A Degree in the Digital

As someone with a bachelor’s degree in digital communication, the fact that I am absolutely horrendous with technology may amuse some and surprise others. I originally joined the program thinking that I would rediscover my passion for music journalism, maybe start up my music blog from high school again and make it more expansive than ever before. Instead, I developed a cynicism for technology, as what is created with the ability to do such good is seldom used in that manner.
It is because of this bias that I find myself avoiding using technology in the classroom when possible. That is not to say that technology has no benefit in my class, it in fact has a great deal of impact by allowing me to use various programs and websites to provide content with my students, whether it be a Google classroom with a discussion feature, Quill and NoRedInk for grammar, or CommonLit for literacy standards, technology does weave it’s way into much of what I do.
These tools, however, are not the end all be all of my classroom. They are most often used to bridge a gap in knowledge or introduce an idea for discussion later down the road. One of the greatest elements of technology in education is for the world to shrink in such a way that students can learn from others, thousands of miles away from one another, and gain valuable insight into the lives of others. We are all rather small pieces of a bigger network, and students have the opportunity to weave their own paths on the web in this manner.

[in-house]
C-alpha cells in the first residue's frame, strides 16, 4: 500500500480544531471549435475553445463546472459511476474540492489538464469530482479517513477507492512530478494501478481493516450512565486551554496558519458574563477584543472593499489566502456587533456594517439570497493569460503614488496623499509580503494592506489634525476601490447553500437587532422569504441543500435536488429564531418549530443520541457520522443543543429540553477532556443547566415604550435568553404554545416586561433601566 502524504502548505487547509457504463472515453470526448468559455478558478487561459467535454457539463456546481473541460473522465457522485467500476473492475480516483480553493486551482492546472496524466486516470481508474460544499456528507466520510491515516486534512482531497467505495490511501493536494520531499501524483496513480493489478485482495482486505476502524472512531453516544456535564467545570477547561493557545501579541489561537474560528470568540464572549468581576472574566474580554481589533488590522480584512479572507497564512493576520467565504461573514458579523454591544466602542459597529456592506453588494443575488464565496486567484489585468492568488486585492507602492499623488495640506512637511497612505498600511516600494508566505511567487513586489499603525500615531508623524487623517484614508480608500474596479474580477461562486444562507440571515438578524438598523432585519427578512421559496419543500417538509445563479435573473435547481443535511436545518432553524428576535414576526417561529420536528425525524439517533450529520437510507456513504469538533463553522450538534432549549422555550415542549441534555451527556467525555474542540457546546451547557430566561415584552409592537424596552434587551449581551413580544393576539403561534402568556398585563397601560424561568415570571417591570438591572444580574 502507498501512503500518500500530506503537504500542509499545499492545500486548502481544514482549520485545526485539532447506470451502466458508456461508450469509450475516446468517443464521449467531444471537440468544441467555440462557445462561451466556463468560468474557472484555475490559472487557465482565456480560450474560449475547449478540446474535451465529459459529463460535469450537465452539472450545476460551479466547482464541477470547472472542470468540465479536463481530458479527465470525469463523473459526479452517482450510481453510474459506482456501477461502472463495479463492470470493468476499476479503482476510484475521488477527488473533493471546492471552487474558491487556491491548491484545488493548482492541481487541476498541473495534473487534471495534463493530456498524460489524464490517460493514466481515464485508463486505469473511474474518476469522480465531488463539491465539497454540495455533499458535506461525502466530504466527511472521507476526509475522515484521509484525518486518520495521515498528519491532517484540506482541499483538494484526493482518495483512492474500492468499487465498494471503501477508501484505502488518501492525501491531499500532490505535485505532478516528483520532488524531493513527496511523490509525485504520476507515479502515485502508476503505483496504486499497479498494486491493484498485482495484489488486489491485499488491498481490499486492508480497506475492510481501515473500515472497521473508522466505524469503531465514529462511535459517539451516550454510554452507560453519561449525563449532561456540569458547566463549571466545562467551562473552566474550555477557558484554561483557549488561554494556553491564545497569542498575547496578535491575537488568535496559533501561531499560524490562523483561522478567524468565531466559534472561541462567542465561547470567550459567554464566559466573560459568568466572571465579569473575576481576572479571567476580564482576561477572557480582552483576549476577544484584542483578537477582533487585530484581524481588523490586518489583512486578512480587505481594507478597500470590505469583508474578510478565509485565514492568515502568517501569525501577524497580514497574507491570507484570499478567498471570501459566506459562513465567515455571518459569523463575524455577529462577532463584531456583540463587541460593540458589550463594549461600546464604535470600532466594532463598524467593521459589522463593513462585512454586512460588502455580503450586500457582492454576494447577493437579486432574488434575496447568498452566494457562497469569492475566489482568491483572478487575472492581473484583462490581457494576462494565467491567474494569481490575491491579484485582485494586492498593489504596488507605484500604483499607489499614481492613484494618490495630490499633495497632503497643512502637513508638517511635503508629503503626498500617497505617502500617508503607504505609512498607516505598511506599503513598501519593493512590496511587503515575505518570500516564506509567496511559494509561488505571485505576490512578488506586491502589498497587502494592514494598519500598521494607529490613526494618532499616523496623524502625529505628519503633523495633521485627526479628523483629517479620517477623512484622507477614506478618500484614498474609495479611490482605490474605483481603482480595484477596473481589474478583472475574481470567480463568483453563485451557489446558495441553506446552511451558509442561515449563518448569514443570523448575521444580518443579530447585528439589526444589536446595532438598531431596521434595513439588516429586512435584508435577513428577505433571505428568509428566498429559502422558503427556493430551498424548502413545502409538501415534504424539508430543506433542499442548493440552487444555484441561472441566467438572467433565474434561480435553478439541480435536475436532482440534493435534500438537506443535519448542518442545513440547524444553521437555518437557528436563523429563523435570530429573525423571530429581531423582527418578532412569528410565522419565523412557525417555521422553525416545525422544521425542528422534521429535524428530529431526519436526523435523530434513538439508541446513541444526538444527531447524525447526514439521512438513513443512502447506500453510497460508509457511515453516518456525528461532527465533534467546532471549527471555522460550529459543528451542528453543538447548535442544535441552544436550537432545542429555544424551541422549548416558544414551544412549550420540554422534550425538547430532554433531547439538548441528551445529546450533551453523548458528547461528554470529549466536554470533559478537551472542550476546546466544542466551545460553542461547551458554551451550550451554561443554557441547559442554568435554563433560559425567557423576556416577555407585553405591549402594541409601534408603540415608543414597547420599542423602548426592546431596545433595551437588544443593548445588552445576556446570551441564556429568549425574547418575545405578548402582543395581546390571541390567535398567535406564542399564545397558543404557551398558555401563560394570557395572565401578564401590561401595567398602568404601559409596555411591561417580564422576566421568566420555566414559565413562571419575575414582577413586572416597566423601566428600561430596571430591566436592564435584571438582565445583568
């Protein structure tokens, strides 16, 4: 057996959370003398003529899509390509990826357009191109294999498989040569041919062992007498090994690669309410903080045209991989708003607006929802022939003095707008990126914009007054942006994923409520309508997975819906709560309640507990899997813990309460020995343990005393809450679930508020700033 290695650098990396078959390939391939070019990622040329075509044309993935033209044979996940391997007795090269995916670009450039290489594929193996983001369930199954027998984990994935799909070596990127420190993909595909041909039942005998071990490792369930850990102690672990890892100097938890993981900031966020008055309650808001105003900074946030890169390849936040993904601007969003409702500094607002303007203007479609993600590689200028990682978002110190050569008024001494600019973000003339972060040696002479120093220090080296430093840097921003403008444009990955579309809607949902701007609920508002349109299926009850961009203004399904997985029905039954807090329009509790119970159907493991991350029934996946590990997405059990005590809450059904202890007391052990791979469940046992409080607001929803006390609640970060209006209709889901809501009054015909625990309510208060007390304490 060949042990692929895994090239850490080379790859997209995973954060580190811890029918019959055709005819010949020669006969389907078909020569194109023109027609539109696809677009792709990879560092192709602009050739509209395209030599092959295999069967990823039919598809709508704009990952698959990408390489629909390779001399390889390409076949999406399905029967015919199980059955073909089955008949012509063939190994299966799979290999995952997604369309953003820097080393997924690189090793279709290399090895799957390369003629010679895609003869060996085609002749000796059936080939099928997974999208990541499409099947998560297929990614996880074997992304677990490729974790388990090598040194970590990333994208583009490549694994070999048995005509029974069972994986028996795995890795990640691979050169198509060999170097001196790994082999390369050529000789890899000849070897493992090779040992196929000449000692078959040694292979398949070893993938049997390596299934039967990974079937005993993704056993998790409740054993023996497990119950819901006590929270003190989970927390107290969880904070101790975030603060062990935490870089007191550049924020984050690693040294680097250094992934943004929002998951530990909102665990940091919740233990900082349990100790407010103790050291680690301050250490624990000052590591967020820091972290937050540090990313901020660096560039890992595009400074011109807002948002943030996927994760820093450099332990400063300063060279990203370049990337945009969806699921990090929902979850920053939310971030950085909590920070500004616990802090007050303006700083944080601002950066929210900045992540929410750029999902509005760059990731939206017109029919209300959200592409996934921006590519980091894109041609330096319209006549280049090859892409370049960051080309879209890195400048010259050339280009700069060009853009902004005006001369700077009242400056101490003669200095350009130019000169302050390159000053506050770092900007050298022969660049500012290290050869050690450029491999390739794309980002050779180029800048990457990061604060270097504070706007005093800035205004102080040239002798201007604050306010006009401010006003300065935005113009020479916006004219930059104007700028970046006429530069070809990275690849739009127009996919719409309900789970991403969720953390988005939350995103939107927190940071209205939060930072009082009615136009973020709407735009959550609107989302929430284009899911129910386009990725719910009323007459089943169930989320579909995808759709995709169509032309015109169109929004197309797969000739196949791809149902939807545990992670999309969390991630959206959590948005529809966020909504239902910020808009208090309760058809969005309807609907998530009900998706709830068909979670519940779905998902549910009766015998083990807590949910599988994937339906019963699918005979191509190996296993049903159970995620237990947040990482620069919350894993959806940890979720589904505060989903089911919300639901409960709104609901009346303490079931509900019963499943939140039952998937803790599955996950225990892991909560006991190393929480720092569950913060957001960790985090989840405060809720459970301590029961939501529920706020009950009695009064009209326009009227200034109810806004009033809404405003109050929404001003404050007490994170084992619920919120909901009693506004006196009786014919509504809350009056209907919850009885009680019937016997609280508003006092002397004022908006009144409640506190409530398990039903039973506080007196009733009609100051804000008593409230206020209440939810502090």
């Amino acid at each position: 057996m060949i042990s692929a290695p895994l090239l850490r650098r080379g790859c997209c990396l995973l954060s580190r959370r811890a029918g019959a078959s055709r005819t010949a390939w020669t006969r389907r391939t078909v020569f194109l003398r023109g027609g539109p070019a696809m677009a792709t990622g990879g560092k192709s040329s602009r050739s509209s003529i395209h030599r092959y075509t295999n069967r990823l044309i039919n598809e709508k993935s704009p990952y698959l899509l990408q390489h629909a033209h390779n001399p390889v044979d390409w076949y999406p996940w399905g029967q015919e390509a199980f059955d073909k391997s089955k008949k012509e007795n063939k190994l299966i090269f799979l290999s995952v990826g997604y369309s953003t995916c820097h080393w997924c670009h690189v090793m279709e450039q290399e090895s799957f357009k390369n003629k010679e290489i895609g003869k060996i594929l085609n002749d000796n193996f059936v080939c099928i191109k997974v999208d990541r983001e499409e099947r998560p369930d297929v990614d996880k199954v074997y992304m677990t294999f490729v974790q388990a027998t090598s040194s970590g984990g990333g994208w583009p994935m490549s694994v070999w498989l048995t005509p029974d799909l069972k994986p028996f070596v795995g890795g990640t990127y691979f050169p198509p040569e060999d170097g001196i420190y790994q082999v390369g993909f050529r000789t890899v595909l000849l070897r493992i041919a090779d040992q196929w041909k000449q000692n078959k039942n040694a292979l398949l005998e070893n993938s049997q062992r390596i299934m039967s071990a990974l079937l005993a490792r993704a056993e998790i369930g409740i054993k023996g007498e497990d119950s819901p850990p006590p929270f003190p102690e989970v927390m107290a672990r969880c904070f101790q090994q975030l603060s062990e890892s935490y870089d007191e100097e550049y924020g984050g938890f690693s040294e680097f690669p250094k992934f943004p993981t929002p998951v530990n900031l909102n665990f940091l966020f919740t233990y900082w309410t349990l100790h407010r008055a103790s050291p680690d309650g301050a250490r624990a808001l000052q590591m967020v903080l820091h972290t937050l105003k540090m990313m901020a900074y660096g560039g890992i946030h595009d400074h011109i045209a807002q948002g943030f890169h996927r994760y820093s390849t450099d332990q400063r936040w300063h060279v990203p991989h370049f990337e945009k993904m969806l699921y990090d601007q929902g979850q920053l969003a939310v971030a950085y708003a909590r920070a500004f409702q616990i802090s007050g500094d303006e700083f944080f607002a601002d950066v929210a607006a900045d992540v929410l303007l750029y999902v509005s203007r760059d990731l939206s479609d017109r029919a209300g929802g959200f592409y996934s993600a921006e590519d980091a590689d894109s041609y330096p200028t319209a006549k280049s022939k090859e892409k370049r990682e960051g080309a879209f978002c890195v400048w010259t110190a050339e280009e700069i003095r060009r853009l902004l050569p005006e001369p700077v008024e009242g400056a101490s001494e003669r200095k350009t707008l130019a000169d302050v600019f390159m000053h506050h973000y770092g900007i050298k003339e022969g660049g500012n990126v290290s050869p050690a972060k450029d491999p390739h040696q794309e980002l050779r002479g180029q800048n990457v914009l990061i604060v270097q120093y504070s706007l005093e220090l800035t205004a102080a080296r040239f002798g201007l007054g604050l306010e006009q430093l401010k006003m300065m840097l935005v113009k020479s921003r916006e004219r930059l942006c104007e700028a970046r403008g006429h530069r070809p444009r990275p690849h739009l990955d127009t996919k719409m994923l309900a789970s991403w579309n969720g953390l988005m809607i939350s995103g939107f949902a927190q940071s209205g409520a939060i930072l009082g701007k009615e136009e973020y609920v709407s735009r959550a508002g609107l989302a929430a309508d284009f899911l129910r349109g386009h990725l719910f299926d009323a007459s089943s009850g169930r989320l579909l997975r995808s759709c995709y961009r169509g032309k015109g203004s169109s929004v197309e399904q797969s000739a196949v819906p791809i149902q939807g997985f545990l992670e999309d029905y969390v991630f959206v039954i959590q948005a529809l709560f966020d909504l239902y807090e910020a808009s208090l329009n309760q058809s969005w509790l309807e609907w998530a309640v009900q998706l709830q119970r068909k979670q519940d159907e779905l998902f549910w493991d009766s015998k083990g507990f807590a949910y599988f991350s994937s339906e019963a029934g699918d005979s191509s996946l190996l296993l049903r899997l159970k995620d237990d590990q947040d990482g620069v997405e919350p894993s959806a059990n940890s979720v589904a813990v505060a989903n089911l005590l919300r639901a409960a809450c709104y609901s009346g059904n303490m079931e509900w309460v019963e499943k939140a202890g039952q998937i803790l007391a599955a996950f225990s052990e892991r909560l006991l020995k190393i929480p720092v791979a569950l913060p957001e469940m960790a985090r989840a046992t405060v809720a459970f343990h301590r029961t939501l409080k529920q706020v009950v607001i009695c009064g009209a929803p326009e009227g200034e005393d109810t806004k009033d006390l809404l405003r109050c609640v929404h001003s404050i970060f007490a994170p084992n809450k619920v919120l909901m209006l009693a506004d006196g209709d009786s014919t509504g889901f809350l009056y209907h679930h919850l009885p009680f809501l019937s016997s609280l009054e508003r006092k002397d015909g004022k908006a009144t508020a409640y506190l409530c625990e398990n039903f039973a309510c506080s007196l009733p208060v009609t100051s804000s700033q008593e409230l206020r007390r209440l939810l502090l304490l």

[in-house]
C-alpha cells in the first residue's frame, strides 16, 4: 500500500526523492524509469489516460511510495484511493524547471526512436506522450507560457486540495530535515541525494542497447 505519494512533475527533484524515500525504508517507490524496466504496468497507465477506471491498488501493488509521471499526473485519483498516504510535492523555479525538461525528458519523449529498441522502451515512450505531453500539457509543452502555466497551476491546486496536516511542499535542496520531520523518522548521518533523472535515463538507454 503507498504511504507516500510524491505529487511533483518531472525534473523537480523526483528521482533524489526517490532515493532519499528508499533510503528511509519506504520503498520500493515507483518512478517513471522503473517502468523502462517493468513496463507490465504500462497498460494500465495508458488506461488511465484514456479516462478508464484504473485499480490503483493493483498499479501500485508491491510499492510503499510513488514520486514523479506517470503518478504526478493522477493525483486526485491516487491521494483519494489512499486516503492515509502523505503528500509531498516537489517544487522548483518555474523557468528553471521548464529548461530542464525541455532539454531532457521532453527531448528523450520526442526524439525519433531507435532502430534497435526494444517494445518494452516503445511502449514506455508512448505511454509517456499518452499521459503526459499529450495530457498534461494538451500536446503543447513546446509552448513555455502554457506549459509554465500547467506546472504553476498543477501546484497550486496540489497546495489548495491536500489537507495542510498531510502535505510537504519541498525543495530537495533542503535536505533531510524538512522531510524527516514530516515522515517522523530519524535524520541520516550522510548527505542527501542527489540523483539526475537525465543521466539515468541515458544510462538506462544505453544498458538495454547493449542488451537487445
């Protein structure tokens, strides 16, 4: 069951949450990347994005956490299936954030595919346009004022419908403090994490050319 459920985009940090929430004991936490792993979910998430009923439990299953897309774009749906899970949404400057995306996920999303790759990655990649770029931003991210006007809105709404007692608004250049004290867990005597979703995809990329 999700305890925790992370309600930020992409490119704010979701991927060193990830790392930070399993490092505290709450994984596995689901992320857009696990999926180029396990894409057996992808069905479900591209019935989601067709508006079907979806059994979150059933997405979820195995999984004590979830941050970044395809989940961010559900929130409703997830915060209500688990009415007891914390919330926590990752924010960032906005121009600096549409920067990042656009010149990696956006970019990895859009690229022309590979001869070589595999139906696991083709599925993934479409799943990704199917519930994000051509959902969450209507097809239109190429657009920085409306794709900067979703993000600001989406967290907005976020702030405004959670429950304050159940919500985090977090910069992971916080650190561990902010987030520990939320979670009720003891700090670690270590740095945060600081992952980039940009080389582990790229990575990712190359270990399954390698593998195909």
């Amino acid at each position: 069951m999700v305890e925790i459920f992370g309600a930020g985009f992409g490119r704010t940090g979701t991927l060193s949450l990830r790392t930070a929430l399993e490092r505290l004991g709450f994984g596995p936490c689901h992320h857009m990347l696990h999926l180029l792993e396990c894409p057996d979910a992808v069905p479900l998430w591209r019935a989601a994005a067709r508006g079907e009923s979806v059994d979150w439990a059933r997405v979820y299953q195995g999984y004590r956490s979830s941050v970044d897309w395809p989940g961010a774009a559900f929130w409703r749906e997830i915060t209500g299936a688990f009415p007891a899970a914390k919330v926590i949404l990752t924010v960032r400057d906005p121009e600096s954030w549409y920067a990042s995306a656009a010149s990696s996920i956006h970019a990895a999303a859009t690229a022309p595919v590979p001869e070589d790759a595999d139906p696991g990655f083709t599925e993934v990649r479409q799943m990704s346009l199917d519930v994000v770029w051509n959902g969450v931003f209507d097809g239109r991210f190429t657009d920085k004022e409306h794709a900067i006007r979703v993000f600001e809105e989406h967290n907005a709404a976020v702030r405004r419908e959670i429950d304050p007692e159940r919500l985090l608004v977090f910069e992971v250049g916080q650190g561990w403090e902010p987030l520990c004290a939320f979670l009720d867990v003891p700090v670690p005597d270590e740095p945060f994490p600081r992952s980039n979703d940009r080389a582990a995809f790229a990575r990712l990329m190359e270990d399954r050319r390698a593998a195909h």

Despite this, technology comes with its own limitations and follies. Tools that are too structured can remove the agency and human element of a student. Critical Digital Pedagogy still has an extensive focus on the human element. It is here, in a network of human connection, that technology in the classroom serves its greatest purpose.
The ways I go about thinking about the programs I have students engage with in the classroom boils down to a single question: What exposure to new perspectives and ideas are my students gaining through the use of this technology? While programs that do not have students and the human elements as the central focus should fall to the wayside while examining materials through Critical Digital Literacy, this is no guarantee.
I still do not know the long term benefits of any program I use in my classroom today. Nothing is certain regarding benefits or detriments to any of the materials as I use them. To me, one of the only ways I will be able to decide the effectiveness of these technologies in my class is through the lens of hindsight. However, I will say if my student’s walk away from our time together thinking even a smidge more critical about themselves and their relationships with external stimuli (technology, systems and networks, other individuals) than my use of technology did serve its intended purpose to me.


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